Bankruptcy and Liens
People often have confusion about bankruptcy and liens. Most commonly, the question comes up with bankruptcies and liens from judgments. That is, you got sued, the creditor won, they got a judgment, and then the question becomes do bankruptcies clear judgements. What is a judicial lien? And what is avoidance of a lien? And can bankruptcies avoid liens, and if so, when can bankruptcy avoid a lien? Ok that was more than one question. So let’s begin breaking this down.
What is a judicial lien?
You owed money, couldn’t pay it, and they took you to court.
As a rule, a typical bankruptcy does not get rid of liens.
If they won, they got a judgment. One of the remedies with that judgement is to get a judicial lien. So what is a judicial lien? It’s when a judgment “attaches” to property of yours. Not physically, of course. You don’t see a sign taped to your garage door that says, “lien on me.” What typically happens is if there’s a judgment against you, the creditor will go to the county assessor’s office and record a lien against not just you, but your asset. Now, both you and the house owe the debt. This is a judicial lien.
So do bankruptcies clear judgments?
A judgment is when a court has ruled you owe a debt. A lien is where the creditor has made it so that an asset or thing also owes a debt. Do bankruptcies clear judgements? Yes, they can. It depends on what you mean by “clear.” It might just be the lawyer in me coming out, but bankruptcies don’t clear judgments as in erase them from your credit report. Bankruptcy does clear judgements so that they’re discharged and you don’t owe them anymore.
So then I’ll never have to pay the judgment?
It depends. You don’t owe the debt anymore. But, if there’s a judicial lien attached to your property, it may have to. As a general rule, a typical bankruptcy does not get rid of liens. So if you have a judgments and discharge it in bankruptcy, the lien may still need to be paid.
Why should I have to pay a judicial lien years later after the judgment was discharged in a bankruptcy years earlier?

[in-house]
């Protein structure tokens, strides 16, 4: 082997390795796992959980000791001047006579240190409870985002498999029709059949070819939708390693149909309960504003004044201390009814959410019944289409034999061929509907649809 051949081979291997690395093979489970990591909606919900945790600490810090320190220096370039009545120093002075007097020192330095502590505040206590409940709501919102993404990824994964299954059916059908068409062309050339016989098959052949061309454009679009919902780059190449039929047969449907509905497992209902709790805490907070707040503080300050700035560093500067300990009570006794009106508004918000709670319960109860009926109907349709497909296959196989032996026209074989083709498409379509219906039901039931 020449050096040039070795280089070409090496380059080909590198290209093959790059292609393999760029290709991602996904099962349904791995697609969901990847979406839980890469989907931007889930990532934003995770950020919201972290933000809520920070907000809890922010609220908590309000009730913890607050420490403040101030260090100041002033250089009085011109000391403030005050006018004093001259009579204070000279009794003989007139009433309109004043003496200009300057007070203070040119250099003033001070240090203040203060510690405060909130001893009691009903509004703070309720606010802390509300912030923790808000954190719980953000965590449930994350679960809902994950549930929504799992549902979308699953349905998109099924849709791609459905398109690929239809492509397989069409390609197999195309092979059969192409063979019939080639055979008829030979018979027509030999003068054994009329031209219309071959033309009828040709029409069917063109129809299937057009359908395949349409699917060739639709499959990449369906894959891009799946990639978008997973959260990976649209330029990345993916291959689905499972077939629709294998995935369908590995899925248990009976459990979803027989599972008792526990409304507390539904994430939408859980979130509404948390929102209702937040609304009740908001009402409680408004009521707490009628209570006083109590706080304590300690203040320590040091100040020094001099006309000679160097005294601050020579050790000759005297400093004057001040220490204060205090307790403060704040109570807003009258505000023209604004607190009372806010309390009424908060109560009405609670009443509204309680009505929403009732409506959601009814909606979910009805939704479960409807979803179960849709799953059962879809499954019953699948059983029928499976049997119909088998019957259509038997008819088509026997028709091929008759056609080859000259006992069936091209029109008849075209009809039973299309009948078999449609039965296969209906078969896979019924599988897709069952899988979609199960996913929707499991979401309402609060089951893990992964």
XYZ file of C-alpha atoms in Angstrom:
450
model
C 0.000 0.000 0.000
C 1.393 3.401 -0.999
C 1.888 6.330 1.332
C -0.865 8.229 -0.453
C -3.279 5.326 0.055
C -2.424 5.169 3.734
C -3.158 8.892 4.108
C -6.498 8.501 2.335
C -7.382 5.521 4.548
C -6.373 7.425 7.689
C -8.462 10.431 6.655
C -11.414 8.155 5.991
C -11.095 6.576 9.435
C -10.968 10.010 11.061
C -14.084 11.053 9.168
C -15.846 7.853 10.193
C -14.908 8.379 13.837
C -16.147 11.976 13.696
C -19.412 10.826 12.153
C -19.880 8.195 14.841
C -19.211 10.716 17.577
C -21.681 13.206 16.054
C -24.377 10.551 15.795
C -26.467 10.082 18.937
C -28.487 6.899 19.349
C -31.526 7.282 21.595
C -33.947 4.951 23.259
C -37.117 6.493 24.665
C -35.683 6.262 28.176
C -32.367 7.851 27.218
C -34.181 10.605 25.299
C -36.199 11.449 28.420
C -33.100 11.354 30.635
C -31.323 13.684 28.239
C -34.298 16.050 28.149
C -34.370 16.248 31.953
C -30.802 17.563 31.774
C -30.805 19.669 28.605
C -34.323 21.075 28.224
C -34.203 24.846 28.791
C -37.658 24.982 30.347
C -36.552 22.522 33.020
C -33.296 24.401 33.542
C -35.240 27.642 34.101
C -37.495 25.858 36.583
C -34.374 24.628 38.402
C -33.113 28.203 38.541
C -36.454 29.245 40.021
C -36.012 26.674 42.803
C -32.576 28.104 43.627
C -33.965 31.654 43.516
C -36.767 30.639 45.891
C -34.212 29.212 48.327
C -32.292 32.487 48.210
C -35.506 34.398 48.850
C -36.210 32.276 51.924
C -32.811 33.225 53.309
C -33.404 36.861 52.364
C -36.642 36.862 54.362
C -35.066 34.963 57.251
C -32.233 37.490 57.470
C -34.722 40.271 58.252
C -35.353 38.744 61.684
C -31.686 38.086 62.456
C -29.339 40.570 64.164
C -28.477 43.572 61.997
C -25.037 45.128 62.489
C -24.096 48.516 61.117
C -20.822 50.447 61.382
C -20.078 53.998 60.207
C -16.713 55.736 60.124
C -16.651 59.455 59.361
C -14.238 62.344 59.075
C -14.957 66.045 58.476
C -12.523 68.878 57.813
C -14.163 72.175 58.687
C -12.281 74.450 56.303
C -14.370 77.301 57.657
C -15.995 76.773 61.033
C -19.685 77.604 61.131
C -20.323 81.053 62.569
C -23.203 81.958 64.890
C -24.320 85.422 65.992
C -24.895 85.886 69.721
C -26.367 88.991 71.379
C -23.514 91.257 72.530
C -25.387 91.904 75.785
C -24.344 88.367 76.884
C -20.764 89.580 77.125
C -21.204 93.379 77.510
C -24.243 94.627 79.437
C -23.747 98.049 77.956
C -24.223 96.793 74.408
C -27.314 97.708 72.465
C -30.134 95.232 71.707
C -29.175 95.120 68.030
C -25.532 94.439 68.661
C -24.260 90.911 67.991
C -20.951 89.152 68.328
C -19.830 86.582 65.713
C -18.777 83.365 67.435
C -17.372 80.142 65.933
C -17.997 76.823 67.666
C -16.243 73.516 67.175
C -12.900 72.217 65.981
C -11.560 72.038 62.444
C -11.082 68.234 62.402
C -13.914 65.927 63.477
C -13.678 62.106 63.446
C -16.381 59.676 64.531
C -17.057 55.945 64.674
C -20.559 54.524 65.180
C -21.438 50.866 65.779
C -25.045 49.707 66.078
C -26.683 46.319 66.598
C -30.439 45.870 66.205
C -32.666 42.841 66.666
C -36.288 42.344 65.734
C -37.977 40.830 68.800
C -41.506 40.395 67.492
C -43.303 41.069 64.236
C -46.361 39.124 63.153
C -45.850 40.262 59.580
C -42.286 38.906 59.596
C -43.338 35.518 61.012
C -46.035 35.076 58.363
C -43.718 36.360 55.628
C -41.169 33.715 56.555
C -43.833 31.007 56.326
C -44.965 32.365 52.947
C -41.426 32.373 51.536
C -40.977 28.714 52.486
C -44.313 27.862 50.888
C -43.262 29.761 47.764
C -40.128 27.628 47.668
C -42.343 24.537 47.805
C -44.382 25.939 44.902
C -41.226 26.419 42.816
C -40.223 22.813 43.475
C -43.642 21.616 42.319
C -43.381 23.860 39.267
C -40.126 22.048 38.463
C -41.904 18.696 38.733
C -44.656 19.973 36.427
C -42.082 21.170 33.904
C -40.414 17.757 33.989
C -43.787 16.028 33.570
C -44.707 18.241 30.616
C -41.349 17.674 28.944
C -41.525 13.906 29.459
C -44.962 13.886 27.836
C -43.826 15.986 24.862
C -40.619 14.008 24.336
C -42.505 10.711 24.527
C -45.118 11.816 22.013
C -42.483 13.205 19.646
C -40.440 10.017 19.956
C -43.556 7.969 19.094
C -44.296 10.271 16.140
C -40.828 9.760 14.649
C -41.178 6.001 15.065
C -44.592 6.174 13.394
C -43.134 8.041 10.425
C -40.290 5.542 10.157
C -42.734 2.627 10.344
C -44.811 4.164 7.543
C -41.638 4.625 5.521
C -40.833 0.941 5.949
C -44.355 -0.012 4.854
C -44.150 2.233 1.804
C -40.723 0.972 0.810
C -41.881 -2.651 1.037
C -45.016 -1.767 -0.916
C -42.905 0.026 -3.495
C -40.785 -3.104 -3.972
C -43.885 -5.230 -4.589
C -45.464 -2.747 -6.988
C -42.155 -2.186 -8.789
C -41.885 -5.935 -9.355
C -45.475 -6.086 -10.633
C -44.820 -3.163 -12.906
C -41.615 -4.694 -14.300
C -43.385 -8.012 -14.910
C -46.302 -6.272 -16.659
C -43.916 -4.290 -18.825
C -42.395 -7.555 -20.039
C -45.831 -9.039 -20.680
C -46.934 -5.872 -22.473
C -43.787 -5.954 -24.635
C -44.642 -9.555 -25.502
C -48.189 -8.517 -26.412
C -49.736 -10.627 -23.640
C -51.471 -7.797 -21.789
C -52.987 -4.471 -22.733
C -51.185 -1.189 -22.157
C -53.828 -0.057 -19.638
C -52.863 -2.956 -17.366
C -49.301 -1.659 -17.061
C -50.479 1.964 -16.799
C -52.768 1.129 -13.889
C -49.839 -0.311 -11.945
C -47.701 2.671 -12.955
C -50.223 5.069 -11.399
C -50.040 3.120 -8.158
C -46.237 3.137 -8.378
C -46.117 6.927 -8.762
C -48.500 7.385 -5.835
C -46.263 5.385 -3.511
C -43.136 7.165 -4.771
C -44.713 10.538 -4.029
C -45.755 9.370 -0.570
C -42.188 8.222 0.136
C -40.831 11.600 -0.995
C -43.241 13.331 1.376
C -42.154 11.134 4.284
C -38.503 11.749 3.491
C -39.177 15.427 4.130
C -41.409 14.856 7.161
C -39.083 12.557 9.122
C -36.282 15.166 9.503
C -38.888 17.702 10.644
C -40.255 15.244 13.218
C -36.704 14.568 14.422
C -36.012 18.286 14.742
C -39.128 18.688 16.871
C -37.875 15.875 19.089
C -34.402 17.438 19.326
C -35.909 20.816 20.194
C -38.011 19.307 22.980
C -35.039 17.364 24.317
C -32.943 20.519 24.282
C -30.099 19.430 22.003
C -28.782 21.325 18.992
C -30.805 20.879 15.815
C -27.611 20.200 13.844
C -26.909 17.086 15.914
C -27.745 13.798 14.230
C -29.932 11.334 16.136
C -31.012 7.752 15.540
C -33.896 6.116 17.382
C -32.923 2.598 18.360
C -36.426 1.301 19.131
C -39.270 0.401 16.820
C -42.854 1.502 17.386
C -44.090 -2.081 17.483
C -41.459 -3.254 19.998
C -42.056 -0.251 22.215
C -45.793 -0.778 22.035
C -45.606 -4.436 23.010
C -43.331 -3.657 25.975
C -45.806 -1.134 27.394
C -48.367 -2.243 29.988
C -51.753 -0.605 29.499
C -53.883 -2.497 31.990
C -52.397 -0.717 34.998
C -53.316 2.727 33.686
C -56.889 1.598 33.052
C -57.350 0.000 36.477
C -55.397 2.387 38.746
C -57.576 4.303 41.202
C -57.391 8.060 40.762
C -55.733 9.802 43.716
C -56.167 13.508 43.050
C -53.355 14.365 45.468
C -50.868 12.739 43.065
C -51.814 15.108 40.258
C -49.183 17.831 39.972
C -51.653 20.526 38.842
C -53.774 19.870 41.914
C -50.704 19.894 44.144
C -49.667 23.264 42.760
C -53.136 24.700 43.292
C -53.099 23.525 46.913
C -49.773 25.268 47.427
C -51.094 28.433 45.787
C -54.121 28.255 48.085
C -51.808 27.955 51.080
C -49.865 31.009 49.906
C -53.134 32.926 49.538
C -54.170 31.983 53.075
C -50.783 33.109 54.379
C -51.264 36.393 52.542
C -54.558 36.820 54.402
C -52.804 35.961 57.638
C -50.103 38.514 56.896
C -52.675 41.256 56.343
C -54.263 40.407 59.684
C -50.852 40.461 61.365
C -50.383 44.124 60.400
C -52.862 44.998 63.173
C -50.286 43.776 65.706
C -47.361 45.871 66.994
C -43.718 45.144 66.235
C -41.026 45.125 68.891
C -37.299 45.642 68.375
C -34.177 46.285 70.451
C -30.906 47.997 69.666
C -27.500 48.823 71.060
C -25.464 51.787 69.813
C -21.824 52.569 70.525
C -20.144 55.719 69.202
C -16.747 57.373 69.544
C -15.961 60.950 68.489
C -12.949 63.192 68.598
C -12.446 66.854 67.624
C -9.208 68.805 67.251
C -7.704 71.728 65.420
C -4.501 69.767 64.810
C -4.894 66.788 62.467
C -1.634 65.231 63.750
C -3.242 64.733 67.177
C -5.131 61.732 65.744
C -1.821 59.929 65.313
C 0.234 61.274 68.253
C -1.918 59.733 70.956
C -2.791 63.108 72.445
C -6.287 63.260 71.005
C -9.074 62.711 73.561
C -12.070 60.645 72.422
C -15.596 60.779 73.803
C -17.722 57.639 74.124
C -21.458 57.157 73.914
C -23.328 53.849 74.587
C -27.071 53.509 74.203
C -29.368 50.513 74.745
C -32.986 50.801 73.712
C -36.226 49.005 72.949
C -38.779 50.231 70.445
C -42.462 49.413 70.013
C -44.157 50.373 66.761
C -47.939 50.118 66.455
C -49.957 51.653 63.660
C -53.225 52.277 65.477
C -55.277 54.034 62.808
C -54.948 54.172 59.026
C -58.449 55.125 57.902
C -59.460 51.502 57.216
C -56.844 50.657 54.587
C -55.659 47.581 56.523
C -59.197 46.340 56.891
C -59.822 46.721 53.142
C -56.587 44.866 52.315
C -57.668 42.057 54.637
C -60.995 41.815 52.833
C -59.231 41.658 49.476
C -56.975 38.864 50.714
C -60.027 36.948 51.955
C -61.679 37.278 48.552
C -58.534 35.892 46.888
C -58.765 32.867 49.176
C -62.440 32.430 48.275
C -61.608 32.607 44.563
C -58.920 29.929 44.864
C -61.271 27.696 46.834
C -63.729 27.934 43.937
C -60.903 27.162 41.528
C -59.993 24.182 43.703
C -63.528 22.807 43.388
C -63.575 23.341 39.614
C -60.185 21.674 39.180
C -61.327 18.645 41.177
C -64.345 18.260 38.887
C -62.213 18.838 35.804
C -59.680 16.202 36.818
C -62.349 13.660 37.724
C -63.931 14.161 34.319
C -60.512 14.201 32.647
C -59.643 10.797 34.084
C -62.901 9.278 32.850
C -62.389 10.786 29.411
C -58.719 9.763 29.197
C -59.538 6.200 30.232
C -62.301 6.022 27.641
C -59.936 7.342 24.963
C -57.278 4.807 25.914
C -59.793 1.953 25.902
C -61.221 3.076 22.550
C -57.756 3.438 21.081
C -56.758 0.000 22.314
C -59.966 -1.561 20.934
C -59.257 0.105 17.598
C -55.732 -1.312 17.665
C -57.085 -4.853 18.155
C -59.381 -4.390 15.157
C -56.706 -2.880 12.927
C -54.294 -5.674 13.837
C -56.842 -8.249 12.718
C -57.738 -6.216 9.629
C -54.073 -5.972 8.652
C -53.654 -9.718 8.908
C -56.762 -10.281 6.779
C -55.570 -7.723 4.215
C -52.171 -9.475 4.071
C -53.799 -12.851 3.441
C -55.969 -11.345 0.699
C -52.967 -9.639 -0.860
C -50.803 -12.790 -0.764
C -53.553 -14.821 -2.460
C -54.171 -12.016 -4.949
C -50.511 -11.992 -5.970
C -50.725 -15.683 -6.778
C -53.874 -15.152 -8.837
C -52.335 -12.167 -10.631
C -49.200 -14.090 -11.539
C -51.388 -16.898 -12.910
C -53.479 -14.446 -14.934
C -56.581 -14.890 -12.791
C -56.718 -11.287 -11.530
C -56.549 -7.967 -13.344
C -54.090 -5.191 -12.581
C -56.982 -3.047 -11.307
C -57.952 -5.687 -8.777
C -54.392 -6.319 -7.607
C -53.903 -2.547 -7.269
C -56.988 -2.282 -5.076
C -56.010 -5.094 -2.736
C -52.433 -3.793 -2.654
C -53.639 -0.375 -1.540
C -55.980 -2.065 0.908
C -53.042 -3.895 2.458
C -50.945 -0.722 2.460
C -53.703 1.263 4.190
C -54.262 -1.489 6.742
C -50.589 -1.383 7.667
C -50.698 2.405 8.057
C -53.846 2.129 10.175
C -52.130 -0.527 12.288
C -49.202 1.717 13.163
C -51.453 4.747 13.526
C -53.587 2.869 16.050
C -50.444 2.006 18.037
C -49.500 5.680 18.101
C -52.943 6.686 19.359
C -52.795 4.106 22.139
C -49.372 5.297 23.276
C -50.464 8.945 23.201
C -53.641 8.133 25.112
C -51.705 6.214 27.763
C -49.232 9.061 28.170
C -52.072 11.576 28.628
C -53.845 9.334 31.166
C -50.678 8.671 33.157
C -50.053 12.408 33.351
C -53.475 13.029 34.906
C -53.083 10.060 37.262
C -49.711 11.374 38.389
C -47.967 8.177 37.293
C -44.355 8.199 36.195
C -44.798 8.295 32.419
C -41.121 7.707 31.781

This is, unfortunately, a question that comes up. The bankruptcy discharged the debt so you don’t owe it, but if there’s a judicial lien against your house, it didn’t go anywhere unless you took steps to avoid the lien.
Did you tell your bankruptcy attorney you had a lien? More importantly, did you sign a contract and pay an additional fee for your bankruptcy for lien avoidance? Avoiding a judicial lien costs extra money and takes extra work, beyond the usual bankruptcy fees. Your bankruptcy attorney has every incentive to provide this service for you if you inform them of judicial liens and are willing to pay extra for him or her to remove them. Chances are you didn’t tell them about it because you didn’t know. Don’t blame your lawyer; we’re not mind-readers. Had we known, we’d have happily charged extra to provide an additional service that would benefit you greatly. No one knew, and it’s no one’s fault.
But I didn’t know about the judicial lien at the time I filed bankruptcy. Can I avoid it years later?
It depends. This is the typical situation. A credit card sues someone, they get a judgment, they record a judicial lien, and the debtor then files bankruptcy. They don’t know about the lien, so they don’t tell their bankruptcy lawyer about it, and don’t contract with him or her to avoid it, don’t pay extra for it, and then years later when they want to refi or sell, horrors! There it is.
The good news with bankruptcy and liens is that a judicial lien can still be avoided years later if it could have been avoided at the time of filing bankruptcy.